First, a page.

Smooth, Shiny, Strong Tresses Make Argan Oil Worth the Price

Moroccan Gold

Every so often, a product comes along that revolutionizes how we care for our hair, making it faster, easier — or even possible — to maintain a salon style at home. The blow dryer. Hot rollers. The flat iron. And now … argan oil.

This light-as-a-feather oil is hailed by many as a miracle — taming fly-aways and cutting drying time — while also giving all hair types additional strength, smoothness and shine. 

“There’s such a difference in how (hair) dries faster and how smooth you can get it,” says Sherrie Clark, co-owner of Fuel Salon. “I work with round brushes and blow driers most of the time. I’m not doing much flat-ironing because I’m able to smooth with the round brush and the oil. It’s also penetrating the hair shaft and moisturizing.”

While it may be new to you, argan oil has actually been around for centuries, used for hair and skin care as well as cooking in Morocco, the center of the world’s argan oil production. 

The oil comes from the olive-like fruit of the argan tree, which grows in the arid land of southern Morocco and has a most interesting backstory. A quick search on YouTube shows amazing videos of goats climbing the trees to eat the fruit. Historically, the nuts would be harvested from the goat’s dung, but it is now collected by women who take off the outer husk, open the almond-like shells by cracking them on a rock and then grind the inner kernels with a primitive stone wheel to release the oil.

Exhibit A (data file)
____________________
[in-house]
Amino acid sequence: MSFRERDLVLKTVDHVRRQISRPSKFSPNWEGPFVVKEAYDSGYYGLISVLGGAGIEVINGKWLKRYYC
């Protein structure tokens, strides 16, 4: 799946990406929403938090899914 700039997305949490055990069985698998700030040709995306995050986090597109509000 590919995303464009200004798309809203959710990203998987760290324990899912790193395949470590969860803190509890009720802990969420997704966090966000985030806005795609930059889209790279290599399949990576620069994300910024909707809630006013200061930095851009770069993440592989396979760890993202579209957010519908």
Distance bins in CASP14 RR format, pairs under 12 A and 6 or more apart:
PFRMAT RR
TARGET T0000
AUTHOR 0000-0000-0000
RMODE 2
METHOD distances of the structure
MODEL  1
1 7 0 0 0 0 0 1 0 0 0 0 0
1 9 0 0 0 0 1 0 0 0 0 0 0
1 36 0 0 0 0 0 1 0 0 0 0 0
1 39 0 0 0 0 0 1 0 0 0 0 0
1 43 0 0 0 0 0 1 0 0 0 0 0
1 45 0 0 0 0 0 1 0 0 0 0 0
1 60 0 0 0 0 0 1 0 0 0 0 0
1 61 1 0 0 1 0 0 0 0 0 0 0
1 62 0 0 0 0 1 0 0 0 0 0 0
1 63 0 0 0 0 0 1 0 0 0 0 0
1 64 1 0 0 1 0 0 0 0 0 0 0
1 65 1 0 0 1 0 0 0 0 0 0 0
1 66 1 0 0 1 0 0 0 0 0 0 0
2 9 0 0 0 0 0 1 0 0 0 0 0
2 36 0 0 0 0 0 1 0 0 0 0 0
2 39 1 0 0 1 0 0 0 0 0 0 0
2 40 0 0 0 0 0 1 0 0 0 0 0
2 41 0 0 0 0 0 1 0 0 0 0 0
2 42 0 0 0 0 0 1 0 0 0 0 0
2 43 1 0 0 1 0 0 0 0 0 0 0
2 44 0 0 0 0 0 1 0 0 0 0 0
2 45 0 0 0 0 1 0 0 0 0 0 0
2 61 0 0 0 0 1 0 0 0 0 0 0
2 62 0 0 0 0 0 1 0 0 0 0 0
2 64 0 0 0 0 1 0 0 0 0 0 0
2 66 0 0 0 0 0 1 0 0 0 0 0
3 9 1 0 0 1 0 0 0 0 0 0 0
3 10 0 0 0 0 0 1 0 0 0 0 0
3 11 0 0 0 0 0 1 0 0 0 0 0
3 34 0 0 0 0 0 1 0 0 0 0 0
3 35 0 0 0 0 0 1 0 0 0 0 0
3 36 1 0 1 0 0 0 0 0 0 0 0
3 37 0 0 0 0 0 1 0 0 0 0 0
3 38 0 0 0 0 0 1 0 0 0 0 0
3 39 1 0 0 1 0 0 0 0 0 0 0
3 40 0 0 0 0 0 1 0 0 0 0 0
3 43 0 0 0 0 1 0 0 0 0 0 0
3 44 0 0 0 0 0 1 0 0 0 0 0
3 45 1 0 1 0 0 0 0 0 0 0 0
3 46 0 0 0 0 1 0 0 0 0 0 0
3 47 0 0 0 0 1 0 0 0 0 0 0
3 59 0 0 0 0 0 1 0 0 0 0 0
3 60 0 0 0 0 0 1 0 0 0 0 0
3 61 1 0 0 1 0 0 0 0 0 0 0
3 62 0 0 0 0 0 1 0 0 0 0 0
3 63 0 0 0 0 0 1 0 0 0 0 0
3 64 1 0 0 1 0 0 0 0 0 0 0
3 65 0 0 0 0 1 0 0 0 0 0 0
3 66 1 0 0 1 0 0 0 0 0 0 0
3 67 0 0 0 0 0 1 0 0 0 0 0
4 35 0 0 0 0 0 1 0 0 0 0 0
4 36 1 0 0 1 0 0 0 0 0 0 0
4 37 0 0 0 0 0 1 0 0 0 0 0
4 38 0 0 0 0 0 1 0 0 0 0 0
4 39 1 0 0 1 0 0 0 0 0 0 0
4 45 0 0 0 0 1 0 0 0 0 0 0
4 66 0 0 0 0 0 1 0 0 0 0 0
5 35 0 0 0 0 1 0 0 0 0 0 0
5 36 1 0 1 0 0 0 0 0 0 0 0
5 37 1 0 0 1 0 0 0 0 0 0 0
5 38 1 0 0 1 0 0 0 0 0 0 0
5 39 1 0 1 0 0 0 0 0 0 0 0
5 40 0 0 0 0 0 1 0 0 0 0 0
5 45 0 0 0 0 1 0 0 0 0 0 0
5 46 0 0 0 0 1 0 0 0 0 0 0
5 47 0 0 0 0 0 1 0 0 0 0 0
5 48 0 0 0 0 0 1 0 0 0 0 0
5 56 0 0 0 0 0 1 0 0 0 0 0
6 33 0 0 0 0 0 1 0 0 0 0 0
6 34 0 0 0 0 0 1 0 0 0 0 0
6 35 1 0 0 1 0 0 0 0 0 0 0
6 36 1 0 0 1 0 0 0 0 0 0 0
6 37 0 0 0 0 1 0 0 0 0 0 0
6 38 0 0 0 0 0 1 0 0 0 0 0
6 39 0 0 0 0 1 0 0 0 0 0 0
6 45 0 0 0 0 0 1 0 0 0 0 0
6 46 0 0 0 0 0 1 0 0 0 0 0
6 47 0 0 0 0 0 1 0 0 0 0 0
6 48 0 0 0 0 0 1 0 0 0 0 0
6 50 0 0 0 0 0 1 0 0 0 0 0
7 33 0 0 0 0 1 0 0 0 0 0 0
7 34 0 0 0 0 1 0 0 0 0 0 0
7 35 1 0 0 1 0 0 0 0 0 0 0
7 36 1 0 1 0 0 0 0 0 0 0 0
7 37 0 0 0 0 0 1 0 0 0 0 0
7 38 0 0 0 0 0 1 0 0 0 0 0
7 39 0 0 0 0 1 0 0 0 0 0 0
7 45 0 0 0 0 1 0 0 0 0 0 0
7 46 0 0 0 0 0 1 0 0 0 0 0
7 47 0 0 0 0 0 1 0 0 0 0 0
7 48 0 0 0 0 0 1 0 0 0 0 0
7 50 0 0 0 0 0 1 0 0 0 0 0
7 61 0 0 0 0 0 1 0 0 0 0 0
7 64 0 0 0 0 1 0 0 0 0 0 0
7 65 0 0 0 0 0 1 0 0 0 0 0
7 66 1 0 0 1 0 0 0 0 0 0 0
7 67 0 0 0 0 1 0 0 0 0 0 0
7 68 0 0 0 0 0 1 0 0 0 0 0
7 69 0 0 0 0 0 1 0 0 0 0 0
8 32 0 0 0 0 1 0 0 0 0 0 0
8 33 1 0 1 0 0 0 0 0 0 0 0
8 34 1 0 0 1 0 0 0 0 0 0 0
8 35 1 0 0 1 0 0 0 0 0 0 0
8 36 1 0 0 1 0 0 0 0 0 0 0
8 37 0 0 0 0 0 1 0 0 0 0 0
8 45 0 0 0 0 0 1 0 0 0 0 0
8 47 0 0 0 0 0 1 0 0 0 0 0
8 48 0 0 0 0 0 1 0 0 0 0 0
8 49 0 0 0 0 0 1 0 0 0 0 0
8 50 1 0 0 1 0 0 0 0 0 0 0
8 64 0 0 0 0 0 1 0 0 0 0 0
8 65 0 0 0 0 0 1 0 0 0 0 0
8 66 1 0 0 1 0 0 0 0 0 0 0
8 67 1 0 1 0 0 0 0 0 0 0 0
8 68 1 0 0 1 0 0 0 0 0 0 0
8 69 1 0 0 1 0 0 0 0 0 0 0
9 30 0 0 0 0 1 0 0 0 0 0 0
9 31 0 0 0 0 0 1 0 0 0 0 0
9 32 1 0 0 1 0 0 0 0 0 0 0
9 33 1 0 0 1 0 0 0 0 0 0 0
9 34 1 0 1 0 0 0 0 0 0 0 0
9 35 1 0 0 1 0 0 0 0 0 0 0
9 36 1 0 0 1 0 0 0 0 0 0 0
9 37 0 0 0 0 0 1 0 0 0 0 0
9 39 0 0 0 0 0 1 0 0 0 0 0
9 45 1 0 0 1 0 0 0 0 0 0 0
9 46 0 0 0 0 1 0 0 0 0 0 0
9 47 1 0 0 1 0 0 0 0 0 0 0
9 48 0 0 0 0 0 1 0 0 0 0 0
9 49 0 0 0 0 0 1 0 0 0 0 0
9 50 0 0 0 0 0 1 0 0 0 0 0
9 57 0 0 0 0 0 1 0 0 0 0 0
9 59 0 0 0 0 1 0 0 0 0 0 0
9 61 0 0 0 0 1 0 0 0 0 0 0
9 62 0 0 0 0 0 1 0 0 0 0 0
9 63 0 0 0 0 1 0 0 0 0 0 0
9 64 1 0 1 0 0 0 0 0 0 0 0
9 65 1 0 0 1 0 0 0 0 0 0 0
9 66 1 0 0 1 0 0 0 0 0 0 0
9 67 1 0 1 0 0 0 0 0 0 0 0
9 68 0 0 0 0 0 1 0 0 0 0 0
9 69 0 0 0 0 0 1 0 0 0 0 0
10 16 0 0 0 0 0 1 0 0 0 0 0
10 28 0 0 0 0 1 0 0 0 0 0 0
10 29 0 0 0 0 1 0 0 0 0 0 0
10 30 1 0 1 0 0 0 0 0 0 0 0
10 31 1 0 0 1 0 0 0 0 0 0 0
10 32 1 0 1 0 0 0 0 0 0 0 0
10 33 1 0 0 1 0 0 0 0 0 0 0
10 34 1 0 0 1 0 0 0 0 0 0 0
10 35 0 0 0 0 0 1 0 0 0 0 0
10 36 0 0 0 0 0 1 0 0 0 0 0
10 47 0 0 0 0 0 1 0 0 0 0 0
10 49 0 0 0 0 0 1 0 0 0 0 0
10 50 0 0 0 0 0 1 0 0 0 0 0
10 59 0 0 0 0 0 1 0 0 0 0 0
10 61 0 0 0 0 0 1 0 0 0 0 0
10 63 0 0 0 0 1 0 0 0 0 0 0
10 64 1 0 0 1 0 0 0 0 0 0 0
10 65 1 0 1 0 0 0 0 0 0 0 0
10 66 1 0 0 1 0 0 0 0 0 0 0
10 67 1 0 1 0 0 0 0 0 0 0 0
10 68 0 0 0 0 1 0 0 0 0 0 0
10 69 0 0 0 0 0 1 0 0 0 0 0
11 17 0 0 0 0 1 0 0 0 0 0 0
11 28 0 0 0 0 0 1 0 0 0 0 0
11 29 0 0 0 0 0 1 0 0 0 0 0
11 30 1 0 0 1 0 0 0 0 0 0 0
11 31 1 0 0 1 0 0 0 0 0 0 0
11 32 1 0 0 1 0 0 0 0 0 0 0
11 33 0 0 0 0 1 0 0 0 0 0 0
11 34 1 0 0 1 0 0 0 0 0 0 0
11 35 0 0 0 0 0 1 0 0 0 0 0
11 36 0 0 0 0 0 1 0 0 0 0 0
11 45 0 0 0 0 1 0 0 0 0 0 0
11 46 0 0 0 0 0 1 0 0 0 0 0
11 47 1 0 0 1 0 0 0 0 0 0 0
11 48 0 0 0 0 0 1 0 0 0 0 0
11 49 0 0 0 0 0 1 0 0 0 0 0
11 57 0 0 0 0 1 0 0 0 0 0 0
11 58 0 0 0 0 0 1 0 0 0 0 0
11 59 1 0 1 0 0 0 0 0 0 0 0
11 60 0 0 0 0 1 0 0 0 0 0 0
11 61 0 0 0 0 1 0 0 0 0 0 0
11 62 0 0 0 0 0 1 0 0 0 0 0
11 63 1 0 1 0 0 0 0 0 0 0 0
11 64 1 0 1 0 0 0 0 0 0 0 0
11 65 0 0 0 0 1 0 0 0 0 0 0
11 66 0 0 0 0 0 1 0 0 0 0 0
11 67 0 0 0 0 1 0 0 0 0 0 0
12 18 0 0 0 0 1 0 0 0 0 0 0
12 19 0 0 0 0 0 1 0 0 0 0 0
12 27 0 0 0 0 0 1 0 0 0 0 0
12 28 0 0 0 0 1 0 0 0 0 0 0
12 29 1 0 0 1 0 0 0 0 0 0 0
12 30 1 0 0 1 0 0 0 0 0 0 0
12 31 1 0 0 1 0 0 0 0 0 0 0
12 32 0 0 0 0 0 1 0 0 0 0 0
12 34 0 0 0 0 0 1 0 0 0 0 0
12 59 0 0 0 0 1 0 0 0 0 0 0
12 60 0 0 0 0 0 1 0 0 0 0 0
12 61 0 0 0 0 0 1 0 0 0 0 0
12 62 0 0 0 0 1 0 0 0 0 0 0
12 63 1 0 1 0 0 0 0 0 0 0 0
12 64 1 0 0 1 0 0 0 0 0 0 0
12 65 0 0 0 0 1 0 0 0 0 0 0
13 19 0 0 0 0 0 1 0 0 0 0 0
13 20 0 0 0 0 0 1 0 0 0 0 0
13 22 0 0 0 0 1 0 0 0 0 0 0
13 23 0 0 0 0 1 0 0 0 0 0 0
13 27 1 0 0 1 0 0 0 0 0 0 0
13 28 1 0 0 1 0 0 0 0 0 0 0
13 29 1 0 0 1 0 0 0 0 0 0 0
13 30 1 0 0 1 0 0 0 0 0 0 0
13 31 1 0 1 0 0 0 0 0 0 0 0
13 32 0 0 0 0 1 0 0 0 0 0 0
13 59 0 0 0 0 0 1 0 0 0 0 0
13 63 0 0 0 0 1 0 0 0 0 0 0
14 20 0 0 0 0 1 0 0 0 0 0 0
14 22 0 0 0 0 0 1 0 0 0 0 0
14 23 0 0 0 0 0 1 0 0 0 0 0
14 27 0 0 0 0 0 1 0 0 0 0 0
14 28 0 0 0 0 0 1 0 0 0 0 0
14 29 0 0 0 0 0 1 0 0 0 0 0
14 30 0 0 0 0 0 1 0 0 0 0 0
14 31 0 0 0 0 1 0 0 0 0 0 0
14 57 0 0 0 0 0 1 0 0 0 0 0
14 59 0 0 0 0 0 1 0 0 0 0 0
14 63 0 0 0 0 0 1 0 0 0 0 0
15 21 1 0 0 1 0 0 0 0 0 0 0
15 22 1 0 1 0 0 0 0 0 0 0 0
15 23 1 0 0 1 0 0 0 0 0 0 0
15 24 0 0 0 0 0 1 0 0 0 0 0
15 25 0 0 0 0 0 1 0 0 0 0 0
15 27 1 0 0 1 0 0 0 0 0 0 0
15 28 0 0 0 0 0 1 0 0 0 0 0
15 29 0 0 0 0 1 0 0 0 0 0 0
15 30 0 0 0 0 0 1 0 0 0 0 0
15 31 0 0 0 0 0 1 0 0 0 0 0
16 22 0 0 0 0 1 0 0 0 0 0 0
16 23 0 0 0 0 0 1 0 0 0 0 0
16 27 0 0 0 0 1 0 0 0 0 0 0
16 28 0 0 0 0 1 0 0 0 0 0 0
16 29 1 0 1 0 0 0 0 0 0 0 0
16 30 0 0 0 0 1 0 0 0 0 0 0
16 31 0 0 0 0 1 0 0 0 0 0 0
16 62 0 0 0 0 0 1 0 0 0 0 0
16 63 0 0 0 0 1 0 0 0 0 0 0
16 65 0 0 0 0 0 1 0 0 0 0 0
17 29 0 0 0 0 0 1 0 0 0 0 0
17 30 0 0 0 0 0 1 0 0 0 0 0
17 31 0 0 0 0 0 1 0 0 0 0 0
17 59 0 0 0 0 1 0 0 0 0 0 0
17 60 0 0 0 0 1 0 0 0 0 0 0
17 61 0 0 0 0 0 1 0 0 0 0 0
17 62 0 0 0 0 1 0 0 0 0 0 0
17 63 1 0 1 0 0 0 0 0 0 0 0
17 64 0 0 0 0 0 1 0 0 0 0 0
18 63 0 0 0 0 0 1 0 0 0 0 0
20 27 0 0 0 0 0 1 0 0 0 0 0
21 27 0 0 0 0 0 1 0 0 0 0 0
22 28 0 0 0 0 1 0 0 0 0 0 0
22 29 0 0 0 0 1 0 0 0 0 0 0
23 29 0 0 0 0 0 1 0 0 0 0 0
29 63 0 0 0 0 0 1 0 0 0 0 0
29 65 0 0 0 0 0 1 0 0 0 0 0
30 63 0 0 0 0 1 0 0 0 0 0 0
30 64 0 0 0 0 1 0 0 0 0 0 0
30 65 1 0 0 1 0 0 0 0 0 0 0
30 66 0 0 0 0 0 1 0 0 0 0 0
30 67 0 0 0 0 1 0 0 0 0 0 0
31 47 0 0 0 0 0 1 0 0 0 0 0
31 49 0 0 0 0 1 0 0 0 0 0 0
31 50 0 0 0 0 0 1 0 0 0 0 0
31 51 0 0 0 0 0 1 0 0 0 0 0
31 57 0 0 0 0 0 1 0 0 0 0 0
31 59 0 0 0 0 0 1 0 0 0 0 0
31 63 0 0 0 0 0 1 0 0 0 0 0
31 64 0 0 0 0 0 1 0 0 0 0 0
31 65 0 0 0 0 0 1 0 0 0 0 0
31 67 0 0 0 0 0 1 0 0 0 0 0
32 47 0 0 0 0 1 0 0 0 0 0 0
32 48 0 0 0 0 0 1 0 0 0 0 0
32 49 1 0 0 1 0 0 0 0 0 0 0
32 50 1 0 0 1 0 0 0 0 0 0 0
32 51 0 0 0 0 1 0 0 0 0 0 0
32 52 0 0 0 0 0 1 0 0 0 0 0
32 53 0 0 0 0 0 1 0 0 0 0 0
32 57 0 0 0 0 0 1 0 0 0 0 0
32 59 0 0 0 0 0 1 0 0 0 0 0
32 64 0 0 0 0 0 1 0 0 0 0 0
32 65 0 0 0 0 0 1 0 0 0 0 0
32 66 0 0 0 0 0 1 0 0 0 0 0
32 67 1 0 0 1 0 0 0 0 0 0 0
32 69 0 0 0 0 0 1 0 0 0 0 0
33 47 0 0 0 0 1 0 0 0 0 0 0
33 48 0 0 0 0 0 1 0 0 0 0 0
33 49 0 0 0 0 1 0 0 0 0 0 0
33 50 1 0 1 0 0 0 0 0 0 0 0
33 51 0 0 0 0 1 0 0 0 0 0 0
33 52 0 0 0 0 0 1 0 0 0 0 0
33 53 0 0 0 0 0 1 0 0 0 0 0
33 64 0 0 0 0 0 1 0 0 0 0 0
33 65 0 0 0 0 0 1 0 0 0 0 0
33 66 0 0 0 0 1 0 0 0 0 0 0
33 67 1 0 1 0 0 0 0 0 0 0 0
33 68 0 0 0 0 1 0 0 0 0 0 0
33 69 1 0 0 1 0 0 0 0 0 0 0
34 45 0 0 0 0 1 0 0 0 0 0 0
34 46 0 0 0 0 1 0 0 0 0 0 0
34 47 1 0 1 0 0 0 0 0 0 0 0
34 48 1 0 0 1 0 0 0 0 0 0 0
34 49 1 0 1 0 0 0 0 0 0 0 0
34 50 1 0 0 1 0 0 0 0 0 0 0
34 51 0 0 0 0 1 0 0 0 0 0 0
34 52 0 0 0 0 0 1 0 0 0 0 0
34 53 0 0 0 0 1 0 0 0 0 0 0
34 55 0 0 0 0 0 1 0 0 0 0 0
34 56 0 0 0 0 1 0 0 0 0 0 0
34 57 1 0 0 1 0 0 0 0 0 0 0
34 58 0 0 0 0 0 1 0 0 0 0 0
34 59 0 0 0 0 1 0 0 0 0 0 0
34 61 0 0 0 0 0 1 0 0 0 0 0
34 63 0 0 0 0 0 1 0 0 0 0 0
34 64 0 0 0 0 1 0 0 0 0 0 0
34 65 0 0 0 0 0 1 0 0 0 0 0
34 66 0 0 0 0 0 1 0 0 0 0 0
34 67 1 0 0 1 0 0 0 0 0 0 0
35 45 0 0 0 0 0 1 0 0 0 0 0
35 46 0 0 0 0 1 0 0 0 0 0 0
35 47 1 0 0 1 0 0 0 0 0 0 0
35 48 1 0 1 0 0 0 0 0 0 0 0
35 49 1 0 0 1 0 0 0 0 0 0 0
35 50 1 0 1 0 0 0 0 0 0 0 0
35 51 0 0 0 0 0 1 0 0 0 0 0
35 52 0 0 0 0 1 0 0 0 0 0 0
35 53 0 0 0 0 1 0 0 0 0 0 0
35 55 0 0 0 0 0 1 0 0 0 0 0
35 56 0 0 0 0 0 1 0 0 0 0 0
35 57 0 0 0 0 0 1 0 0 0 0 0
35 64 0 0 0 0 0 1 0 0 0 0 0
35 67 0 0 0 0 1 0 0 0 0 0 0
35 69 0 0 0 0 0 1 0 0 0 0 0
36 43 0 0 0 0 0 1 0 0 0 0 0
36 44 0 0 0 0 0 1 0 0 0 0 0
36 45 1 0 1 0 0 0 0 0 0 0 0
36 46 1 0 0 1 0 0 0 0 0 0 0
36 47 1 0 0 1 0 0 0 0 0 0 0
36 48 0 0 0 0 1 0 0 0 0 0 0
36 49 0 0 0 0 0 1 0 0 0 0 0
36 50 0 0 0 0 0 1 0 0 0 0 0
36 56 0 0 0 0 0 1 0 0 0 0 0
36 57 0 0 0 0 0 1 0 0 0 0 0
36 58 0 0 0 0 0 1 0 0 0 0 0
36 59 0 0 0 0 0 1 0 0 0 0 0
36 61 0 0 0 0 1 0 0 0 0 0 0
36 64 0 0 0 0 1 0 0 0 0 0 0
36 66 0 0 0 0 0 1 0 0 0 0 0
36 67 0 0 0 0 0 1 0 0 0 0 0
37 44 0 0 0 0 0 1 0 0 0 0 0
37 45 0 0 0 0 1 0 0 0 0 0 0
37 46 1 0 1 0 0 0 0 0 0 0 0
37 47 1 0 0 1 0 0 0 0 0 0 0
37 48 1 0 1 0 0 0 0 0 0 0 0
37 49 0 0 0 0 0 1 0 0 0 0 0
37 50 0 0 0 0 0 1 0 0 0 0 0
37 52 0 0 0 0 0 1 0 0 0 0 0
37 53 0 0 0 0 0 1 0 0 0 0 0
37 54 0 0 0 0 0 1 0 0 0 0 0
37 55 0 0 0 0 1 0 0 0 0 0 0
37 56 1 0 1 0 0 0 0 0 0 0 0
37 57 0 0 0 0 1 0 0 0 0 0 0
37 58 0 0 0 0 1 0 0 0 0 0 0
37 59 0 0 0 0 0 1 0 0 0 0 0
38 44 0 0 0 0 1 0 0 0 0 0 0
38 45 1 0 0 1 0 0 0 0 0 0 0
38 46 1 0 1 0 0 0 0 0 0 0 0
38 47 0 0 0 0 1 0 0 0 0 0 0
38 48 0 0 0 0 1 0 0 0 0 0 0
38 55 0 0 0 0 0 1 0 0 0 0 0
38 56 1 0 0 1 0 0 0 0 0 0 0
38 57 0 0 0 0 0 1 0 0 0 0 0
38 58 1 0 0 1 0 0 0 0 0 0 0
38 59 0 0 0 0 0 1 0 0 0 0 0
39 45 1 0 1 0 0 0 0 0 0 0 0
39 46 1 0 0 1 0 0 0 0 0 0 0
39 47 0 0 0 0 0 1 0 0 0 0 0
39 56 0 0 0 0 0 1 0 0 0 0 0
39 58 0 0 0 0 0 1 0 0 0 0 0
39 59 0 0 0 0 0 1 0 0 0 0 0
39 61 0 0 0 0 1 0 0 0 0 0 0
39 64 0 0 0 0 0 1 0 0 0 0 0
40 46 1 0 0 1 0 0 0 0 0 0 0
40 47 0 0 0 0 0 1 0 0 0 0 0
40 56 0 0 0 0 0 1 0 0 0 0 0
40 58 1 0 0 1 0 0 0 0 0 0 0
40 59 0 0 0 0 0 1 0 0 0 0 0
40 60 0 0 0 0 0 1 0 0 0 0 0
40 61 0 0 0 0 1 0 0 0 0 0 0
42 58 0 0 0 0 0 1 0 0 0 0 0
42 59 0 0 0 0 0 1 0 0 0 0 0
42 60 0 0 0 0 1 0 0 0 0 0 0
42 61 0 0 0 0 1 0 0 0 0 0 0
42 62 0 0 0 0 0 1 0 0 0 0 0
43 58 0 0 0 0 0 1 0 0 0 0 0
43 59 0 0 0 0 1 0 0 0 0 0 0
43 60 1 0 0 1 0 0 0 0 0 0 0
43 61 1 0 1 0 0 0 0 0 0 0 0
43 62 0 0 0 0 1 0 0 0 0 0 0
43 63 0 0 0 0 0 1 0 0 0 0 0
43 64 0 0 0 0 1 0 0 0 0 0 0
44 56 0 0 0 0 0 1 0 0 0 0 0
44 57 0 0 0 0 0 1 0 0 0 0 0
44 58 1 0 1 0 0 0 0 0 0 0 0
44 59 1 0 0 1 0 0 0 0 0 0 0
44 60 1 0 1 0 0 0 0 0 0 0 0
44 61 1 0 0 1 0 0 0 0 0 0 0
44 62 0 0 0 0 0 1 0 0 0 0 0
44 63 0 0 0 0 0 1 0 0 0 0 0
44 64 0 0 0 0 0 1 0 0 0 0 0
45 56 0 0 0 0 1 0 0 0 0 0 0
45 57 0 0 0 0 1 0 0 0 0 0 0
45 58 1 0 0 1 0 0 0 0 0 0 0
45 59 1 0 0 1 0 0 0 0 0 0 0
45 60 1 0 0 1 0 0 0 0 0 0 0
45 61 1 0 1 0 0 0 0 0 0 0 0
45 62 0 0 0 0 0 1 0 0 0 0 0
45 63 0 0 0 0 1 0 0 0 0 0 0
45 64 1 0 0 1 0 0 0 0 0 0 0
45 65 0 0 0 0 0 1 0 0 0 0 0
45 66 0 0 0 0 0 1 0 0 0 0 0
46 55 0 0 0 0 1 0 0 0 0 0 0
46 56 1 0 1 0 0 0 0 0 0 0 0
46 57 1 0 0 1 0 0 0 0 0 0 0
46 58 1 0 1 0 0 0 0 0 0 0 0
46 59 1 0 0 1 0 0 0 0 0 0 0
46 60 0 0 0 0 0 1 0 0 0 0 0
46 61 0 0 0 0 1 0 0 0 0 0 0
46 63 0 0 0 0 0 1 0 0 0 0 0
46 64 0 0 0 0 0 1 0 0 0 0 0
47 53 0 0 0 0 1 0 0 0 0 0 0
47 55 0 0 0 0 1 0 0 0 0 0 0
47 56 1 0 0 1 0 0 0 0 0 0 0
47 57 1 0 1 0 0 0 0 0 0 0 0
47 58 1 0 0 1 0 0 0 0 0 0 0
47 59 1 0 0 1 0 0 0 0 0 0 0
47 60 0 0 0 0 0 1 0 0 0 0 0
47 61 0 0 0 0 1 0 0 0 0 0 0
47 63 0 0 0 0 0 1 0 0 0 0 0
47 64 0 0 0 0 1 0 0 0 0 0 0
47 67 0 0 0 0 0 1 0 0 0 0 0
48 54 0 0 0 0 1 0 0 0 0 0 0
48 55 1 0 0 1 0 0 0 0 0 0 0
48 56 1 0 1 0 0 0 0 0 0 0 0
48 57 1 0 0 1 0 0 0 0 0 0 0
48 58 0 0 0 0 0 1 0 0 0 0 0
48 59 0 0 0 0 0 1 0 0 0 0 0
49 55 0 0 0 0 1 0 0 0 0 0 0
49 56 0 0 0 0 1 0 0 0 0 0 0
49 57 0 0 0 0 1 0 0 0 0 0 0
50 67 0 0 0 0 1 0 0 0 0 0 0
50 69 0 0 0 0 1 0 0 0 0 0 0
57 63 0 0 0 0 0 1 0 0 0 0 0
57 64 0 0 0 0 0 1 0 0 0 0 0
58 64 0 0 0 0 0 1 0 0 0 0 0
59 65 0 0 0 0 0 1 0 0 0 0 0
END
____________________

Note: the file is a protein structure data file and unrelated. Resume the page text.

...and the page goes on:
Because of the recent boom in argan oil’s popularity, Moroccan women have joined together to create cooperatives, which can purchase equipment to extract the oil in a much less labor-intensive manner. It has also preserved argan trees from being cut down for development, since the oil is a valuable commodity.

Pure Morrocan oil is expensive ( sells a two-ounce bottle online for $25), but only a few drops are needed to treat a full head of hair. Many products on the market now mix the oil with extenders or in other hair care products such as shampoo and conditioner.

Clark said she first discovered the product about five or six years ago when the Moroccanoil brand was highlighted at Orlando’s international hair and beauty show. In the ensuing years, the line at their booth “just got longer and longer and longer … And I just knew that was the best thing going. It’s staying, and it’s only getting bigger and bigger.” Her salon carries the full Moroccanoil line of hair products and recently added a display of the brand’s body care.

Categories: Trends